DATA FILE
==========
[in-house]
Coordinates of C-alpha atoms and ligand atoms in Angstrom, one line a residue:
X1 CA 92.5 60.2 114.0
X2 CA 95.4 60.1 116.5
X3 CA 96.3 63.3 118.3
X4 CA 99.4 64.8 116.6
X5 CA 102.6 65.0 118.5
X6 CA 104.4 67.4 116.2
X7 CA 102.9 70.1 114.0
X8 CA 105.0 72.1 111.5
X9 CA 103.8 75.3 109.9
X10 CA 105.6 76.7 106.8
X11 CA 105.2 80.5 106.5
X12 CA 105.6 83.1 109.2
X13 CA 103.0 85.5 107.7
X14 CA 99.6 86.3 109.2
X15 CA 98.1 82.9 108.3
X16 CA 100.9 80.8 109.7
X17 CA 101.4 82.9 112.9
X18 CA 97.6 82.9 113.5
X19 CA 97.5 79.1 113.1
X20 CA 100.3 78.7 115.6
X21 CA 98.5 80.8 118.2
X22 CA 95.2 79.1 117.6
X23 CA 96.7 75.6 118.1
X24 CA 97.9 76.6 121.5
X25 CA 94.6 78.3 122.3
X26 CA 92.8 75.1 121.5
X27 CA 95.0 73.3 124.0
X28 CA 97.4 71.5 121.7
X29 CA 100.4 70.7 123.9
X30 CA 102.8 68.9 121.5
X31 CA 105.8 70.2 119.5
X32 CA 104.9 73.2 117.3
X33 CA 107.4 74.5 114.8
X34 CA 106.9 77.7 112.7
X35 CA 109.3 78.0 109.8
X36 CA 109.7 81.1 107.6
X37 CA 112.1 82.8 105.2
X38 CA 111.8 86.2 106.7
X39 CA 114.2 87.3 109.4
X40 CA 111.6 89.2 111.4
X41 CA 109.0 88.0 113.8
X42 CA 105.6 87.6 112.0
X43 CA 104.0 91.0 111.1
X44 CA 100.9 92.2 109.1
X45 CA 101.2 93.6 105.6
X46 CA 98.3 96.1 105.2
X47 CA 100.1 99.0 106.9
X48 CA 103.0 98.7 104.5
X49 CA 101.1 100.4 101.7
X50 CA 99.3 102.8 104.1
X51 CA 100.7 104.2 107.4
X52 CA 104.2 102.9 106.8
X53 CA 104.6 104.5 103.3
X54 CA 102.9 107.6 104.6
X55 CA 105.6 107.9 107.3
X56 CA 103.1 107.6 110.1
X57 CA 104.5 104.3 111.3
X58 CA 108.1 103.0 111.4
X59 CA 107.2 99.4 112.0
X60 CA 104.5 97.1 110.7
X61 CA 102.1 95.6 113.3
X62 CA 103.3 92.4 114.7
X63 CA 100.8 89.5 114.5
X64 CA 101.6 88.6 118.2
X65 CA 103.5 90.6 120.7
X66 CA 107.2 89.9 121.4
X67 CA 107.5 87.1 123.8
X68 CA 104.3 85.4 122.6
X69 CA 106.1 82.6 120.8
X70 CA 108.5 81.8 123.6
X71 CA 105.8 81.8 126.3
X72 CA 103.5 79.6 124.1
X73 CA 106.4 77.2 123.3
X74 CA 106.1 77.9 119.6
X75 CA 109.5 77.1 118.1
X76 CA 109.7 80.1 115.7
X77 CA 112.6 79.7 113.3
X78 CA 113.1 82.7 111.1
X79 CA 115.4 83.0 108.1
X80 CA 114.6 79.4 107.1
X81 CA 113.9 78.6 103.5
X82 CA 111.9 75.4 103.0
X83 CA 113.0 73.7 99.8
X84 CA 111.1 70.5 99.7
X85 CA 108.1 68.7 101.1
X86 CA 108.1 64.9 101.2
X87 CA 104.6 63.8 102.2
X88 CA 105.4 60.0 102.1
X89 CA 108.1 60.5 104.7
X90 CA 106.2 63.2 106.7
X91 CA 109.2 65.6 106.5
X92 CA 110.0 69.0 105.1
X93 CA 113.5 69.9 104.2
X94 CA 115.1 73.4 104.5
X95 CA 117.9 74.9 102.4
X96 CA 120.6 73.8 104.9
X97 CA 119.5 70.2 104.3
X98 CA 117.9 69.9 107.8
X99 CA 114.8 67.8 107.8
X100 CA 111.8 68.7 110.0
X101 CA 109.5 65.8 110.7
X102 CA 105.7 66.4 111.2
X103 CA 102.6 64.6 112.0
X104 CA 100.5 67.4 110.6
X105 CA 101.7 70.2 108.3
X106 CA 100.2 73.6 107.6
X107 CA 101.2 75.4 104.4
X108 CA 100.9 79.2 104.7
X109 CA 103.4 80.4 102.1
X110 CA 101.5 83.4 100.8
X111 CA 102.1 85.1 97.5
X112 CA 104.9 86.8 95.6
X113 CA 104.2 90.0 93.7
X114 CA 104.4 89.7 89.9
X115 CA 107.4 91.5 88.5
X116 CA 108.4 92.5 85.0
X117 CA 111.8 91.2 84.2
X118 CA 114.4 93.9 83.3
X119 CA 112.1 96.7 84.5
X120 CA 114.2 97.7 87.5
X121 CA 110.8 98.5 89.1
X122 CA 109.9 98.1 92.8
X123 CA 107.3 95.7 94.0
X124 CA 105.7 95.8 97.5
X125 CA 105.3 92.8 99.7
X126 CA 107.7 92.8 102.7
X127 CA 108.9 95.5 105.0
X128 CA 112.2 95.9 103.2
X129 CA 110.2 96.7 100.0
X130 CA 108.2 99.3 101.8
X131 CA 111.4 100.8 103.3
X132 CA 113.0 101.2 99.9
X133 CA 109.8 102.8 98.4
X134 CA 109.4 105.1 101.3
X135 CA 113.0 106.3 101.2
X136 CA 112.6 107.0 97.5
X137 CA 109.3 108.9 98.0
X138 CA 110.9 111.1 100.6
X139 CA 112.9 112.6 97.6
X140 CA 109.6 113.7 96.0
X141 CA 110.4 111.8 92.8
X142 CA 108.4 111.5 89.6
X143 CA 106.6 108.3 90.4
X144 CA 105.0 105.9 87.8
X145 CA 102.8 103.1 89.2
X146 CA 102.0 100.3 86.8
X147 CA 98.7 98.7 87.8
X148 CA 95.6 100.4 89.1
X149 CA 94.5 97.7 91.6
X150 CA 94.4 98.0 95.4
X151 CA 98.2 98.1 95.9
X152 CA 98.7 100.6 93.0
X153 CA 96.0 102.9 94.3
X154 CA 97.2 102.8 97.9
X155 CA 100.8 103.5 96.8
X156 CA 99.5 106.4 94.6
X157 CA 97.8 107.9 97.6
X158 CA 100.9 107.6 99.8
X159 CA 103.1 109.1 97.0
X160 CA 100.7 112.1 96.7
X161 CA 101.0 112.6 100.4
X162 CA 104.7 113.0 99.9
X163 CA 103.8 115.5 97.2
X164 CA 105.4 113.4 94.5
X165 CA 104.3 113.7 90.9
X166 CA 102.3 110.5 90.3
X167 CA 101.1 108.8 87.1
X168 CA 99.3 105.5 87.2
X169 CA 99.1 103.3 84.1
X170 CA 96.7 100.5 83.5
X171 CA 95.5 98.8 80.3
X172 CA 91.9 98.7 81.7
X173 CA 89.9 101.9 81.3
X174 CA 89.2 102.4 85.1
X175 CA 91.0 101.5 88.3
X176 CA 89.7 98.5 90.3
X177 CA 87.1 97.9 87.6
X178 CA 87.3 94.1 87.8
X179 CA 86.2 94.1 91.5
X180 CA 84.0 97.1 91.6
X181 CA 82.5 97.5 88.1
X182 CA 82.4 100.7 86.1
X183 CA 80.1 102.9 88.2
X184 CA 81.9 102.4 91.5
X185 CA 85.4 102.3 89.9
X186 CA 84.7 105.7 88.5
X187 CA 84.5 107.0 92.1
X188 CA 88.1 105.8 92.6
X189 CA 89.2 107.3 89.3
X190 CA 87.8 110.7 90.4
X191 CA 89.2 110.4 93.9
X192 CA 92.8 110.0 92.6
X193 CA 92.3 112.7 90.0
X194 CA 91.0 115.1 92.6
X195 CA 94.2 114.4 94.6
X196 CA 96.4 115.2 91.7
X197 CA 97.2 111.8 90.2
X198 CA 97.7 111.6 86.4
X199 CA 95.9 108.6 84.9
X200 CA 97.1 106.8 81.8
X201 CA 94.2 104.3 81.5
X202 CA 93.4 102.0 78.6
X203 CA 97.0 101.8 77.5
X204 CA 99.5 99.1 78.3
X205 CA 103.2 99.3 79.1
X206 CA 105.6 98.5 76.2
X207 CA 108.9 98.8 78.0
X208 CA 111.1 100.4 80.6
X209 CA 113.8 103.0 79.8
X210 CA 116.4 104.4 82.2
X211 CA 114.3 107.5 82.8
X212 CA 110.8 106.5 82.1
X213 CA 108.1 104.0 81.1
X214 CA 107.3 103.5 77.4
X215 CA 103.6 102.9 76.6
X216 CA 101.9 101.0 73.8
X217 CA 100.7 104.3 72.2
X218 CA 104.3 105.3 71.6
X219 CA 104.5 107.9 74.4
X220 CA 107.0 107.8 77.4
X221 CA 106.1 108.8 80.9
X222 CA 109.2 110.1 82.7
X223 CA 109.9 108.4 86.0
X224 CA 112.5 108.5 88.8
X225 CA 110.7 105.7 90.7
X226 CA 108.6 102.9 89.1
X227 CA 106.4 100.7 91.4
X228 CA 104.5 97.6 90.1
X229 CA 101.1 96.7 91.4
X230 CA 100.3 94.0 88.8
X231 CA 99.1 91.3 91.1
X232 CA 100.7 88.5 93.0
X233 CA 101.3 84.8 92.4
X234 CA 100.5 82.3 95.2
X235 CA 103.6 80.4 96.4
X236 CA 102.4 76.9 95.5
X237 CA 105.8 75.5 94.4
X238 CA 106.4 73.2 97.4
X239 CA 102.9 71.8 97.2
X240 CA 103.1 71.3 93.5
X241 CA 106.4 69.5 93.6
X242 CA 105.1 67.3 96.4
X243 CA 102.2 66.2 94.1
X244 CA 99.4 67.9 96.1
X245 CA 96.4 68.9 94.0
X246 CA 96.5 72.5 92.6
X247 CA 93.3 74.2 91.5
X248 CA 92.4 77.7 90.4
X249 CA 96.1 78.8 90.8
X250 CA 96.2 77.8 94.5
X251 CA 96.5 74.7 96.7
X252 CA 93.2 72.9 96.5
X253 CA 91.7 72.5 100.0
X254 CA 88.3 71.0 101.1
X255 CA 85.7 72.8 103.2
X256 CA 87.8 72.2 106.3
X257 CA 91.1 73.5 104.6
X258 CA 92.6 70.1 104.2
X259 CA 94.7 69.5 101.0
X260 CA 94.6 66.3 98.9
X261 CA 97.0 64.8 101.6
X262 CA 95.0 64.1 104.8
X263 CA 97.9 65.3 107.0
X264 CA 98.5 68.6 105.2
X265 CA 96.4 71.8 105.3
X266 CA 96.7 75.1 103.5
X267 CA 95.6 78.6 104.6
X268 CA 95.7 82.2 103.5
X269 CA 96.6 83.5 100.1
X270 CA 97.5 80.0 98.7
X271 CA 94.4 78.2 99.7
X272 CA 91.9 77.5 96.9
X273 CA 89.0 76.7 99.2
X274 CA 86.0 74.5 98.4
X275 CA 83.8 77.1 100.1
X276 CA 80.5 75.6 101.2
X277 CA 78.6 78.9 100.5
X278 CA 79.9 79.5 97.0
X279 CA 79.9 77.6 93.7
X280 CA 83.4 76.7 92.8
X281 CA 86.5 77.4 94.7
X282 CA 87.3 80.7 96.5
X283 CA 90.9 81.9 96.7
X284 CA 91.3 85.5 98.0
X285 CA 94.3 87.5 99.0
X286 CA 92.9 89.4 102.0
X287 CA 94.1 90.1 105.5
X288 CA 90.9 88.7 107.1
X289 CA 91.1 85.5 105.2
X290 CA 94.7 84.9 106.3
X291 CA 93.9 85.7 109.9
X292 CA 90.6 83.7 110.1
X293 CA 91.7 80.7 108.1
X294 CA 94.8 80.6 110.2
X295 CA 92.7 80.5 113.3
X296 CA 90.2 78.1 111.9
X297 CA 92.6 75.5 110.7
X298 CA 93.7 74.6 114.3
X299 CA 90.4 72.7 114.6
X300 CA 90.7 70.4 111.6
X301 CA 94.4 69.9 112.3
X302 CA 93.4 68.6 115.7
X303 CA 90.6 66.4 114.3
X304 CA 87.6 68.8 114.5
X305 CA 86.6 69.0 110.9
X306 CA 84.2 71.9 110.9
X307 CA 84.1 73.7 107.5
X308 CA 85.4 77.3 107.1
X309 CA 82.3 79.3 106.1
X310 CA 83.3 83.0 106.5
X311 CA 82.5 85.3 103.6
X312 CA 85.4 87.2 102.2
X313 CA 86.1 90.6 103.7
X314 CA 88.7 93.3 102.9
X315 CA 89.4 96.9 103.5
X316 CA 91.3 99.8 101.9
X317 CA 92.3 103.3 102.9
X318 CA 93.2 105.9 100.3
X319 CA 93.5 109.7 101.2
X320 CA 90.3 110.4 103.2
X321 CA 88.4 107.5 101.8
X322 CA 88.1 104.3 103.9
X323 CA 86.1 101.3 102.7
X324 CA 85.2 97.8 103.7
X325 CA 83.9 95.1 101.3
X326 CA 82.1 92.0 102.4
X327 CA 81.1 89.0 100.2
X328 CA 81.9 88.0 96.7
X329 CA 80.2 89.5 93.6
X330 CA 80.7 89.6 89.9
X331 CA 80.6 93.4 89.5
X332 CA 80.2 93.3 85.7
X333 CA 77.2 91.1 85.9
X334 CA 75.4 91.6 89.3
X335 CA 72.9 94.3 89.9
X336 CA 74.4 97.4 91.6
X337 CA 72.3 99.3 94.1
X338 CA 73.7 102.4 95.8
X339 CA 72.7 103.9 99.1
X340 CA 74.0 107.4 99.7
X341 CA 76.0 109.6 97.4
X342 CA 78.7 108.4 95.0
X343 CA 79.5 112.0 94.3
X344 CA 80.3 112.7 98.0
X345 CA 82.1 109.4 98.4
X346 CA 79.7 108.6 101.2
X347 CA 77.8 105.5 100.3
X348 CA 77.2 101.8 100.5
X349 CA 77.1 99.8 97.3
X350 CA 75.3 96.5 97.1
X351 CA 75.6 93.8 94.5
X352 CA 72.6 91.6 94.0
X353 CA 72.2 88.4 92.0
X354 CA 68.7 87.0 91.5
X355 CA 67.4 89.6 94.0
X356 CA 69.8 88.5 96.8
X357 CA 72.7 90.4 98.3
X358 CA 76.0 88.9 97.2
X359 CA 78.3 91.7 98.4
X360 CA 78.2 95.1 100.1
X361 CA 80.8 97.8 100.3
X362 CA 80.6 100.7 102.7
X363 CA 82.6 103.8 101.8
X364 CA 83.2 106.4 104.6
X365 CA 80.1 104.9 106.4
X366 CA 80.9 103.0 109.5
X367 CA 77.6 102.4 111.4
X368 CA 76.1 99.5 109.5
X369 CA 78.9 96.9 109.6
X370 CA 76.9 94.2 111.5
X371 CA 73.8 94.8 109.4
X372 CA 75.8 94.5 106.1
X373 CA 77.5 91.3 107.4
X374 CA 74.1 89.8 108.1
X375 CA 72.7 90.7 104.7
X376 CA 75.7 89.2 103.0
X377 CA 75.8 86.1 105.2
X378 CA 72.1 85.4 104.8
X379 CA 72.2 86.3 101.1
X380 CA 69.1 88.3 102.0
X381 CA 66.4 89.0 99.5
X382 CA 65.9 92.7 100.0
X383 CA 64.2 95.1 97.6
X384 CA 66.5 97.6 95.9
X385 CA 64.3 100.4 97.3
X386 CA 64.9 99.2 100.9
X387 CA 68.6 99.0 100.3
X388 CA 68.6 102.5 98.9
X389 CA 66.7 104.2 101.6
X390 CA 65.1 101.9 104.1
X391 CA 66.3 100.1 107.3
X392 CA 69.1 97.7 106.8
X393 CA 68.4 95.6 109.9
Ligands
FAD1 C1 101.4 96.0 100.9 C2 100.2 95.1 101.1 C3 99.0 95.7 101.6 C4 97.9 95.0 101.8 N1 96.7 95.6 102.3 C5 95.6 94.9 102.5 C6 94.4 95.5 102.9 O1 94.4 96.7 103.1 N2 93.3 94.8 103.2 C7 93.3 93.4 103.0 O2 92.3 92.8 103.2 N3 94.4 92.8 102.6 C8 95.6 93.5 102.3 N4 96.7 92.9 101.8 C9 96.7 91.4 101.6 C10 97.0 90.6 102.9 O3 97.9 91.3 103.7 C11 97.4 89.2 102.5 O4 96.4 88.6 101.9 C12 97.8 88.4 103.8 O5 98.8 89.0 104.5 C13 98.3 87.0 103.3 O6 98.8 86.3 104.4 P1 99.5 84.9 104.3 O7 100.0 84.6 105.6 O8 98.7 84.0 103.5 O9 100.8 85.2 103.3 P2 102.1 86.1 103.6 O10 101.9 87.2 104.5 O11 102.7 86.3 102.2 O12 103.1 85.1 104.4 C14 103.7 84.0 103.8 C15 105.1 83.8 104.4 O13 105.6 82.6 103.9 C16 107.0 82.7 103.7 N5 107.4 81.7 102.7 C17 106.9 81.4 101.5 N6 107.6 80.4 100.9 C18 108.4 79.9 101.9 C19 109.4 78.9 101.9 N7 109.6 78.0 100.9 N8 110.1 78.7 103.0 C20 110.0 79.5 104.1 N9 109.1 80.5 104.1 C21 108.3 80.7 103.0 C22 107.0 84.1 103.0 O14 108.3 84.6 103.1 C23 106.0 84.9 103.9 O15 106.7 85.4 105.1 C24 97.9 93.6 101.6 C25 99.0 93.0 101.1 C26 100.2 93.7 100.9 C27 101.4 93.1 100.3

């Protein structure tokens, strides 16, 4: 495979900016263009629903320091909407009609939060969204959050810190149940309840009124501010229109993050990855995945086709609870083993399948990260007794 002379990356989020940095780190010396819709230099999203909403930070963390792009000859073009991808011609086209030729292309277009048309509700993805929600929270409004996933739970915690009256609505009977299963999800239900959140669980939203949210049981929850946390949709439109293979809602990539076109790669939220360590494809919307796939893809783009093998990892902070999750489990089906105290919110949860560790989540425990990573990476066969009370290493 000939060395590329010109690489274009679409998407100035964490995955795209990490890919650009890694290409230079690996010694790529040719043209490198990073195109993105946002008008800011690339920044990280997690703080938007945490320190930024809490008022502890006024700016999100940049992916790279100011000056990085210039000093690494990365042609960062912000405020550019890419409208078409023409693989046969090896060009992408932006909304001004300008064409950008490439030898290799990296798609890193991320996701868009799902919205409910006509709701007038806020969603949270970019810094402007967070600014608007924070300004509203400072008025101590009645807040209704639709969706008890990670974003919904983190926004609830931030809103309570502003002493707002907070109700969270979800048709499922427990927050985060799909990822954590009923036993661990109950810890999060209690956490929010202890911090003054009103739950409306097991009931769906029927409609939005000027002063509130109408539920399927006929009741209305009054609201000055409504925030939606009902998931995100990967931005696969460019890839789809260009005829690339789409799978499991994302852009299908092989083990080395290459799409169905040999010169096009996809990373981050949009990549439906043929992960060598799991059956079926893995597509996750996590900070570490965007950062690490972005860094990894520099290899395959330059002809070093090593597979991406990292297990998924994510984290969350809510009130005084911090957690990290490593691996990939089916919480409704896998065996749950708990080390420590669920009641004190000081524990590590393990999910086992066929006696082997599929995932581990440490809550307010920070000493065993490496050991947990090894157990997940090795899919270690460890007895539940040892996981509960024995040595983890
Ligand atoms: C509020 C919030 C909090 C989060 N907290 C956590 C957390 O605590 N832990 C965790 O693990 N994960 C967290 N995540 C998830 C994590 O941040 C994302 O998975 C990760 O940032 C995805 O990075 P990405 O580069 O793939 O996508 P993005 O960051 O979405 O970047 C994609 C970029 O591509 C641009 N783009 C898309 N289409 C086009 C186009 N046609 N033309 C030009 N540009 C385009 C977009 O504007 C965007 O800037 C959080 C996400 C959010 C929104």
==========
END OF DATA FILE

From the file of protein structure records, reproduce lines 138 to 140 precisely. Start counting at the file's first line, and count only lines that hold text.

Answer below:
X136 CA 112.6 107.0 97.5
X137 CA 109.3 108.9 98.0
X138 CA 110.9 111.1 100.6